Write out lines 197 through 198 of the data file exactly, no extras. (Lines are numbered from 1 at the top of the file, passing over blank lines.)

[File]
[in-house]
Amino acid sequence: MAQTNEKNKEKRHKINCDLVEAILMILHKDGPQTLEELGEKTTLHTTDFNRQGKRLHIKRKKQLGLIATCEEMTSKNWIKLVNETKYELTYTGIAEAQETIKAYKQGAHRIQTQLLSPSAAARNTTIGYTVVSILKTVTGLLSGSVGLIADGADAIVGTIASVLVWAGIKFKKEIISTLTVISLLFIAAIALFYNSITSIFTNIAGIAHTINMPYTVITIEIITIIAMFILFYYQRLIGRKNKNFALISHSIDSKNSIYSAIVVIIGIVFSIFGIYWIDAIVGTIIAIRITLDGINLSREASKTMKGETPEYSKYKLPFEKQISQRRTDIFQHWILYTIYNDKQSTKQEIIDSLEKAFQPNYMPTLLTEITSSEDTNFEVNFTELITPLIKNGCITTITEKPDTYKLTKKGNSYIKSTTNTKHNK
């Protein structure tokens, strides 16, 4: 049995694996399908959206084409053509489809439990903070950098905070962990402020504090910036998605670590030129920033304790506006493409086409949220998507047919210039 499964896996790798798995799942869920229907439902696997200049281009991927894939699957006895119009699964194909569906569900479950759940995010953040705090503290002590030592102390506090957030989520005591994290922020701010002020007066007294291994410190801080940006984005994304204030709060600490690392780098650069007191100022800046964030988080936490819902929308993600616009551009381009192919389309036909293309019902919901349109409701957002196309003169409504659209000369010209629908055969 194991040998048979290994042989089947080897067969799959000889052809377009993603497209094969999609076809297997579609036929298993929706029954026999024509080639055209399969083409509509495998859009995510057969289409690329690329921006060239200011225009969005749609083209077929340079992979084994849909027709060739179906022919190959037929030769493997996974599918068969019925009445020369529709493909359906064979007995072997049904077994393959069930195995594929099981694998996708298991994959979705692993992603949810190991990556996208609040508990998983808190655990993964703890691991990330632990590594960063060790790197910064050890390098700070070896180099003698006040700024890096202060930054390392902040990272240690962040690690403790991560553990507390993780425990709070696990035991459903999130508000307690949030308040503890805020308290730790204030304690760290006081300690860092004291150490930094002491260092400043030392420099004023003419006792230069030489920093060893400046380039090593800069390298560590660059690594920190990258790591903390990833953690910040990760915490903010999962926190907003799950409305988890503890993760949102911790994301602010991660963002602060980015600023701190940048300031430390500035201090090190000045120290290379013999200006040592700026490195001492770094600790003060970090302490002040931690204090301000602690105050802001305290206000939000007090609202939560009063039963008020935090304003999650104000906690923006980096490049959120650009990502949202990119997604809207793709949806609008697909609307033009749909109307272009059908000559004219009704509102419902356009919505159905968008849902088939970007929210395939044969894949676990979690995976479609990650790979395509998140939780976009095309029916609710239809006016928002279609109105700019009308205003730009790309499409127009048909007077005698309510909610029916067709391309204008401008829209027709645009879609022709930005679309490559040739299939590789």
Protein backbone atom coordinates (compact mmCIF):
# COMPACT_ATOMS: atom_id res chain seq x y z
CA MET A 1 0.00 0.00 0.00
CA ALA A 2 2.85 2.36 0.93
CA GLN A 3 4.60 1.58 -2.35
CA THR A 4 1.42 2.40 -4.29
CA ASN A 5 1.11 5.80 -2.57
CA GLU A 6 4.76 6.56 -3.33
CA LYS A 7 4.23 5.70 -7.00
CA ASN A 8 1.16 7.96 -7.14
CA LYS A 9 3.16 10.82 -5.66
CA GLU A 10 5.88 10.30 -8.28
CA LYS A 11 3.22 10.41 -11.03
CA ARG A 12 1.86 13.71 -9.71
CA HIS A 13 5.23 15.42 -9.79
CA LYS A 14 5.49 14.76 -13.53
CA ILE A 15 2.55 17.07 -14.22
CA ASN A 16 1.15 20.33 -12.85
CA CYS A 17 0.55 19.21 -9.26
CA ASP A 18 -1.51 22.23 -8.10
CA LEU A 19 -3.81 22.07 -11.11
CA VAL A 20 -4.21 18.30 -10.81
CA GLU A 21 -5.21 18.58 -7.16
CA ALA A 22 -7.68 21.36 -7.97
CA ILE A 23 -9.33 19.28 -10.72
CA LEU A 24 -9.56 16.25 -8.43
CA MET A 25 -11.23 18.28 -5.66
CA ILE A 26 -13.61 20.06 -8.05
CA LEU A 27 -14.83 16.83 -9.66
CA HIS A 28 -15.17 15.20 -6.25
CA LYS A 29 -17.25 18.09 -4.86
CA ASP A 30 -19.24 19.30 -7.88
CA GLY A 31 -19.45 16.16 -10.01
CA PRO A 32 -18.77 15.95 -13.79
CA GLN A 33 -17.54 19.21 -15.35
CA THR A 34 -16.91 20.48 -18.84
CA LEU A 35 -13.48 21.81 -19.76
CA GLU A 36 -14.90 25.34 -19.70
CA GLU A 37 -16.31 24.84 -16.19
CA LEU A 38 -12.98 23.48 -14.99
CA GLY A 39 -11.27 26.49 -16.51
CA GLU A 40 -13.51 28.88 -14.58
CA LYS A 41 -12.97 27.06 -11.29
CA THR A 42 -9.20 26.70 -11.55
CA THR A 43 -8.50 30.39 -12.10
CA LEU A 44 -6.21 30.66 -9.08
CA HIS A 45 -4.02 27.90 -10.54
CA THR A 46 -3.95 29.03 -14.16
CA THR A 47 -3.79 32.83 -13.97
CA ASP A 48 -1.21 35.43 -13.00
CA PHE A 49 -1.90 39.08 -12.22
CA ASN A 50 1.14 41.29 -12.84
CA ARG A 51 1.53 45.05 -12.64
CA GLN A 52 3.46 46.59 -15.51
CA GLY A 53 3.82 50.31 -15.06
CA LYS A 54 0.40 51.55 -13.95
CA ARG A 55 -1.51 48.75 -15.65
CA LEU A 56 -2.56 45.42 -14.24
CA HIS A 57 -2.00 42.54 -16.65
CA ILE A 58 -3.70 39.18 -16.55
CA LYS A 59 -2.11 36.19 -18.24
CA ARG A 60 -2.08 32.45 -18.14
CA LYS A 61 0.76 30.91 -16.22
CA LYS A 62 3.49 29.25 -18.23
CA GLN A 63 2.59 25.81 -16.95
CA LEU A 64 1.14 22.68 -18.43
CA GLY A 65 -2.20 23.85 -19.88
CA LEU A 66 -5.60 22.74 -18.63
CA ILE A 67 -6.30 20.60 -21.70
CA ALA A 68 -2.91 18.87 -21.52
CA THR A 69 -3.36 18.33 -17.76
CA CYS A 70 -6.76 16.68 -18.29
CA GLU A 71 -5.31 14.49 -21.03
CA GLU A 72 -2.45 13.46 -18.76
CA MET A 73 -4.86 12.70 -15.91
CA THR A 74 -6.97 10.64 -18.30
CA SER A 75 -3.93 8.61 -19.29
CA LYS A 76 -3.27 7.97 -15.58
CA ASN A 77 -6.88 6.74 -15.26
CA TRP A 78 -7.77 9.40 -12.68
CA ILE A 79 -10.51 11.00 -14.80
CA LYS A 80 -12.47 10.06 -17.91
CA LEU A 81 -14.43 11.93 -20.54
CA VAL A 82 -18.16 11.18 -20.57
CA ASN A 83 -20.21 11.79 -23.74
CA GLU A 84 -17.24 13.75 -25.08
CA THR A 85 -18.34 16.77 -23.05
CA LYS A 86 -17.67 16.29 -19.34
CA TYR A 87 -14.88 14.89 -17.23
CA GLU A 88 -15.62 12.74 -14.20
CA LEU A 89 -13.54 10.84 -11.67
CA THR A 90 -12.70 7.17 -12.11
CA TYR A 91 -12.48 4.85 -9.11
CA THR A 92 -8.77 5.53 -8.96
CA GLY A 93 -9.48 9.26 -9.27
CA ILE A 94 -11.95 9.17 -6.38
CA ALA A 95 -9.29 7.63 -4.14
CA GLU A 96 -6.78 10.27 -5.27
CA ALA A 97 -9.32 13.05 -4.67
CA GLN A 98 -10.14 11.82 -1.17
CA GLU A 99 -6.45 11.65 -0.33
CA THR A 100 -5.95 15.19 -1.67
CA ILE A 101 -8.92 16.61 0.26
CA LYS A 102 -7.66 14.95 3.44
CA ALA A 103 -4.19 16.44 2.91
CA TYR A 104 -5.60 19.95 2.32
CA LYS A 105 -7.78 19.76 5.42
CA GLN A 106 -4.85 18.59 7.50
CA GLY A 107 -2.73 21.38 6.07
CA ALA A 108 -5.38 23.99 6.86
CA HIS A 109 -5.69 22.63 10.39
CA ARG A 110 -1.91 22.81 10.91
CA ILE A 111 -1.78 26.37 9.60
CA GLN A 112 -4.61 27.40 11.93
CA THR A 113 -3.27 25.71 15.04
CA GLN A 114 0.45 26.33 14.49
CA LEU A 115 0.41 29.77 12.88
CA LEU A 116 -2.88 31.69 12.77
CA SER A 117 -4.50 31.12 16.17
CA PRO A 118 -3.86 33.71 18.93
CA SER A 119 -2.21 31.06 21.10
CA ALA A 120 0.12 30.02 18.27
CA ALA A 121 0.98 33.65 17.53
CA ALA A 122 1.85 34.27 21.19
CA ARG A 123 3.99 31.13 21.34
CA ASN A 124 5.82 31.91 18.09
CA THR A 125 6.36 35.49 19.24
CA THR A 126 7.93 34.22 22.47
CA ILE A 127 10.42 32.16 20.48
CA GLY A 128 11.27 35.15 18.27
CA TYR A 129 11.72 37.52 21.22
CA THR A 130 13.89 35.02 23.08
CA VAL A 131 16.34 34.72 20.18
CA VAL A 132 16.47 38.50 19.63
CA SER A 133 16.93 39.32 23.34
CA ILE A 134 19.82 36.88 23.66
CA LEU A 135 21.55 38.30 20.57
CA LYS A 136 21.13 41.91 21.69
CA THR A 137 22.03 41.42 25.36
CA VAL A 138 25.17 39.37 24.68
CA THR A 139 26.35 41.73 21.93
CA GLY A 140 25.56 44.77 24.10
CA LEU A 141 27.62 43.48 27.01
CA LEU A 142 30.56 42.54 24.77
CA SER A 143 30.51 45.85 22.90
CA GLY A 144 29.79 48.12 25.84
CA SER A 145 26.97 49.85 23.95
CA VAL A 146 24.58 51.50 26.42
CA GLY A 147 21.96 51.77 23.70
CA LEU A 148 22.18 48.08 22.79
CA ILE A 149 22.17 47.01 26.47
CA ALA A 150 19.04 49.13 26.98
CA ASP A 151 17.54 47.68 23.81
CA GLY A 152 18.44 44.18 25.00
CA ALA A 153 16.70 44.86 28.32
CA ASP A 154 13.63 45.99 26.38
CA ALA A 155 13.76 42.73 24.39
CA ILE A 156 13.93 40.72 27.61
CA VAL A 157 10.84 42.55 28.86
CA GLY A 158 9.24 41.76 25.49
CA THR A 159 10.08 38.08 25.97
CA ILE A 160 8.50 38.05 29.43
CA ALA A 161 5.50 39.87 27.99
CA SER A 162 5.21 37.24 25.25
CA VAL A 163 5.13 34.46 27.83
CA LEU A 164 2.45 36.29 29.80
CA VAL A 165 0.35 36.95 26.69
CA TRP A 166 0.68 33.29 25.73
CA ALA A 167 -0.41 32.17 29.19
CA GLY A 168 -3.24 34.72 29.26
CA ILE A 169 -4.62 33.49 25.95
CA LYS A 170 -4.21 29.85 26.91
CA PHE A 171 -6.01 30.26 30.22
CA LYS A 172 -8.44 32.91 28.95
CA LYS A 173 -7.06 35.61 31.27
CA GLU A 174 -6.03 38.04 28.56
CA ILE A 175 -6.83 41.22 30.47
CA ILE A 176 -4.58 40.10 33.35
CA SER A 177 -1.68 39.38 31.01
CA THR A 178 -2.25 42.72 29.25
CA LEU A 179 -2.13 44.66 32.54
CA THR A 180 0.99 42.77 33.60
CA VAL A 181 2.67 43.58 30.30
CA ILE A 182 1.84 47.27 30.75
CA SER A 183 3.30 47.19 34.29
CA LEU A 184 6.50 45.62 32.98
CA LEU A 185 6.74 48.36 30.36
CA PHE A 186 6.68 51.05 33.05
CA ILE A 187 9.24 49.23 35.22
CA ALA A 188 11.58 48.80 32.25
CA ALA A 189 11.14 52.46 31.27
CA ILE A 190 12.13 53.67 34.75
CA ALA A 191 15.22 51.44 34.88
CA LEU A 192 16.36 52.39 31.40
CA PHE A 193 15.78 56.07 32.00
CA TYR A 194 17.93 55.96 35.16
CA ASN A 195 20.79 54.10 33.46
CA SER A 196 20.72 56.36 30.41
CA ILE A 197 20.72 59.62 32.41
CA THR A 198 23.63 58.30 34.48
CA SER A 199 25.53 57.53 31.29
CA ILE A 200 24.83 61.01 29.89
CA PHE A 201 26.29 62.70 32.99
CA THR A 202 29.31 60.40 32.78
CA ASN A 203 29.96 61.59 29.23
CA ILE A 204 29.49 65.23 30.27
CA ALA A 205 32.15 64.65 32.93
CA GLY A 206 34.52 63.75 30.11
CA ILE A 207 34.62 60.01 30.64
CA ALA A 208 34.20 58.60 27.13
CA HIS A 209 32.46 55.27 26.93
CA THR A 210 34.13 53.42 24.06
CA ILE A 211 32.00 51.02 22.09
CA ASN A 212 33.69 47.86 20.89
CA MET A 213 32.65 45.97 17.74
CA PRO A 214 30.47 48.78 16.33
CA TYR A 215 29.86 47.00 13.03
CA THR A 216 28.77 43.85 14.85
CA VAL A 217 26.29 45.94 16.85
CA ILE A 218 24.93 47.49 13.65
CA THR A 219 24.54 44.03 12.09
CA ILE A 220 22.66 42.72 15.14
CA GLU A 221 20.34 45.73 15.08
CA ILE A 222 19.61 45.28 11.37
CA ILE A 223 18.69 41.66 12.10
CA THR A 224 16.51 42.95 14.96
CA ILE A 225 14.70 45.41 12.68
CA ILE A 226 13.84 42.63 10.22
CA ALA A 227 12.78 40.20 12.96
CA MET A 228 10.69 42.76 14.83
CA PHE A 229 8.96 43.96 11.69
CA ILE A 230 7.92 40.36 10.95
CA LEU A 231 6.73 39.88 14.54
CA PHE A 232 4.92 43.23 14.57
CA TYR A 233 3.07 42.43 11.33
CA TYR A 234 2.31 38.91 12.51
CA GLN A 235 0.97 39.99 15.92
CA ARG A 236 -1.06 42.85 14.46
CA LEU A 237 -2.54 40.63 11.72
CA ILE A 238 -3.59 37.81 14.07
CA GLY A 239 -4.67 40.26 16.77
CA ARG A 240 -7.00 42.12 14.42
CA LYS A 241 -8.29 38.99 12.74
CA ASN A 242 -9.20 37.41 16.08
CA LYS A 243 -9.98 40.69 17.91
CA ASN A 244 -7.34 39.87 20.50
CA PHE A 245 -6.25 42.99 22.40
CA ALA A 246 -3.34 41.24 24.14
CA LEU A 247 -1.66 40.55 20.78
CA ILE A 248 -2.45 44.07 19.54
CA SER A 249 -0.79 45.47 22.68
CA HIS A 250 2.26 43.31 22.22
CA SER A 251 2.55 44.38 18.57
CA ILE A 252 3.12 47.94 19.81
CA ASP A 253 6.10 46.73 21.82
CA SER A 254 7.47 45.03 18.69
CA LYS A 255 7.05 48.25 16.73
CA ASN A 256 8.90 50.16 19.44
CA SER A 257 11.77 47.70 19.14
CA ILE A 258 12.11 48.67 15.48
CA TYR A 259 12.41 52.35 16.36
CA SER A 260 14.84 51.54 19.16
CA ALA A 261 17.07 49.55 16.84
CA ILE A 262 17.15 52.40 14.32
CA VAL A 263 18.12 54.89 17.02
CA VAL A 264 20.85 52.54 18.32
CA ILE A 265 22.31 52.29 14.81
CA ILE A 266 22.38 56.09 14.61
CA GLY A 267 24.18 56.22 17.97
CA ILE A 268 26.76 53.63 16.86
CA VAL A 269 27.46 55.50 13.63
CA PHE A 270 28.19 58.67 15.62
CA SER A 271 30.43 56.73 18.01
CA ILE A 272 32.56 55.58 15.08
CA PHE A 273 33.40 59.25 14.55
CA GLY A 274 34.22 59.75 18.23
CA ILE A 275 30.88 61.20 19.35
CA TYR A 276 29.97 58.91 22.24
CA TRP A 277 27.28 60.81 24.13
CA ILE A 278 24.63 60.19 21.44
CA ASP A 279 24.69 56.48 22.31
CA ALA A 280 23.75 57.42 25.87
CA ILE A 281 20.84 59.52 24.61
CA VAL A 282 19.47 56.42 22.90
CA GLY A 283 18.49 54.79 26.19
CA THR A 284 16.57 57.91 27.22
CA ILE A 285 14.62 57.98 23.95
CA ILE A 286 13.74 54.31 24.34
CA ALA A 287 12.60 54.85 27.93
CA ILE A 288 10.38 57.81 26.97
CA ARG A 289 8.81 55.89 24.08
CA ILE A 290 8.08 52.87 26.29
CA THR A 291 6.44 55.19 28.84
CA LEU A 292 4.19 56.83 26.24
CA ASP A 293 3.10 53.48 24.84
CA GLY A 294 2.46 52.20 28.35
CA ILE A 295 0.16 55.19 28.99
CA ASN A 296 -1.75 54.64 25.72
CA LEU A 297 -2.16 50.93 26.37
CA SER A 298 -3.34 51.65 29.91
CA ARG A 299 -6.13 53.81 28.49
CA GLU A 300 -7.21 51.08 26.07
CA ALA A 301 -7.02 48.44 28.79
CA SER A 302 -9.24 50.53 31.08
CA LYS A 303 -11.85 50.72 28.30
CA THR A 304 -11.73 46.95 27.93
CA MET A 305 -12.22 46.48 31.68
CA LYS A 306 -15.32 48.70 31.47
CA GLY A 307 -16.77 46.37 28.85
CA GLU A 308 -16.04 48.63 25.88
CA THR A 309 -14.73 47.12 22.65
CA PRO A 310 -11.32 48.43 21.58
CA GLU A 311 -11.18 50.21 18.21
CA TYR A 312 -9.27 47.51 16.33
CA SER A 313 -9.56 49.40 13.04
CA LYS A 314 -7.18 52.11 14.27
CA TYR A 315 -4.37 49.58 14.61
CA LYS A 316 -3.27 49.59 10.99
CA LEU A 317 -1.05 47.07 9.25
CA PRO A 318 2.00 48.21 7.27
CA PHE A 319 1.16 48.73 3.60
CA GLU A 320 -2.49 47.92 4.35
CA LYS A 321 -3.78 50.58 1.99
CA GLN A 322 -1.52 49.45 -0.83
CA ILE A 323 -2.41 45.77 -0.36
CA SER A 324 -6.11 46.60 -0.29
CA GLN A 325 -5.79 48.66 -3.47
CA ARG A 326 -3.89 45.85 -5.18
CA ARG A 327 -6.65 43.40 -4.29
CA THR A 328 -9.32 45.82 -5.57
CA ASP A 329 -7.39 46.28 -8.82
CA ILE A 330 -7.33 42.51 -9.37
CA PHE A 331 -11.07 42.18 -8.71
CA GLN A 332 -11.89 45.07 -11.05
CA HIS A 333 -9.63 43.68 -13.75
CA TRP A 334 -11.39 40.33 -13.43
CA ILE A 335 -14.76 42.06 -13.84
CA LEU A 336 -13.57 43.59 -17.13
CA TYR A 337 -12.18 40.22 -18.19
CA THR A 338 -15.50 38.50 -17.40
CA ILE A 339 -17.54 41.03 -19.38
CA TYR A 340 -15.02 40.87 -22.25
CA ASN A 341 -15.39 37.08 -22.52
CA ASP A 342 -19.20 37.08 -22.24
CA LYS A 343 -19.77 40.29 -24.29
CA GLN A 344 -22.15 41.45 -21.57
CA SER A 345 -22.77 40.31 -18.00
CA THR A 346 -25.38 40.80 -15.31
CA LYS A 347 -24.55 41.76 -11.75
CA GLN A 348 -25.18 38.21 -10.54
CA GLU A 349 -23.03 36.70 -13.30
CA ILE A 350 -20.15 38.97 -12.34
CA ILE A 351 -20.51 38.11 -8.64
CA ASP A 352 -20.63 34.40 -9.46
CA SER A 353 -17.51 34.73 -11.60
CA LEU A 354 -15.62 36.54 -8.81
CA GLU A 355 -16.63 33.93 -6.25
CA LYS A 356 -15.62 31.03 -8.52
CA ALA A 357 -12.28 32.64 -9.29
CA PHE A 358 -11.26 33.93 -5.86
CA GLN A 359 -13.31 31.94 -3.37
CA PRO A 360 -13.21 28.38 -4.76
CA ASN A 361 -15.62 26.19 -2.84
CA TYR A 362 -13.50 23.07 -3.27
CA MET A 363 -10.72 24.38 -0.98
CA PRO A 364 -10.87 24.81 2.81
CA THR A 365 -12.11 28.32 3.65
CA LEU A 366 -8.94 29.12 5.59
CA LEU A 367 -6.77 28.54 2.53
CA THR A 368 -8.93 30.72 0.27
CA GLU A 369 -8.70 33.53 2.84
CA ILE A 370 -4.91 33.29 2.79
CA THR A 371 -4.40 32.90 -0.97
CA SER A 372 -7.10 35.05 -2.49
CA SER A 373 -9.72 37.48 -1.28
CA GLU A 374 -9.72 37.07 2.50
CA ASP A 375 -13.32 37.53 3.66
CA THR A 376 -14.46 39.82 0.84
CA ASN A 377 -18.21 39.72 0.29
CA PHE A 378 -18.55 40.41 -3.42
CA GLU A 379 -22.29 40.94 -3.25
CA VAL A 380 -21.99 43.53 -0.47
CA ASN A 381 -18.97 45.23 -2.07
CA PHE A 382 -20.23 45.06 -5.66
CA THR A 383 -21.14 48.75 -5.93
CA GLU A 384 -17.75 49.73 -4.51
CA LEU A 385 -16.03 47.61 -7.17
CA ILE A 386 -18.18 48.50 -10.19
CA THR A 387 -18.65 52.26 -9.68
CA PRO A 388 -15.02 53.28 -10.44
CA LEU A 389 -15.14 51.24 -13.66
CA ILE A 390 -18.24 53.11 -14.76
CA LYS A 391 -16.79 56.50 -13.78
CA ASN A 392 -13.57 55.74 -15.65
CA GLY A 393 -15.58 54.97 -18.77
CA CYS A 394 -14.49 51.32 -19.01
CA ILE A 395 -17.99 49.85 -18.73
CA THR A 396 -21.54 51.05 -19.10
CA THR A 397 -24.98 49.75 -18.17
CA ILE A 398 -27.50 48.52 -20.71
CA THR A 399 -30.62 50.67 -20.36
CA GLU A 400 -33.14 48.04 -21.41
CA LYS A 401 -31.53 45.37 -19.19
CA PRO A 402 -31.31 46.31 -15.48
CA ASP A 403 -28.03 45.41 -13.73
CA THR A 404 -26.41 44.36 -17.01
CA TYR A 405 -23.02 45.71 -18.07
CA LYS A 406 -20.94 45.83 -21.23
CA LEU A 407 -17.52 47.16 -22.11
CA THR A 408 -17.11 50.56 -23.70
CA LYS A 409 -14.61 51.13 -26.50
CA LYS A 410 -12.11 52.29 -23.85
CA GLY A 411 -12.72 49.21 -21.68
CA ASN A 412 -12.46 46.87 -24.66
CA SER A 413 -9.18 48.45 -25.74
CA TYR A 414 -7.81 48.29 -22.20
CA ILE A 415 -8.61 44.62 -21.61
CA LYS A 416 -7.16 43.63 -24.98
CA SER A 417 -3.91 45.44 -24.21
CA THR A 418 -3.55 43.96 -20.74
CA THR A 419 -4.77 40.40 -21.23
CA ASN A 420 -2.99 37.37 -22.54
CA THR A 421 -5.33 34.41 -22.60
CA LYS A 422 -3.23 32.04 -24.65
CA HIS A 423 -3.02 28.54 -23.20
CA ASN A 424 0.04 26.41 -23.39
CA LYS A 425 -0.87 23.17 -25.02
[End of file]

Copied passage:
CA LEU A 192 16.36 52.39 31.40
CA PHE A 193 15.78 56.07 32.00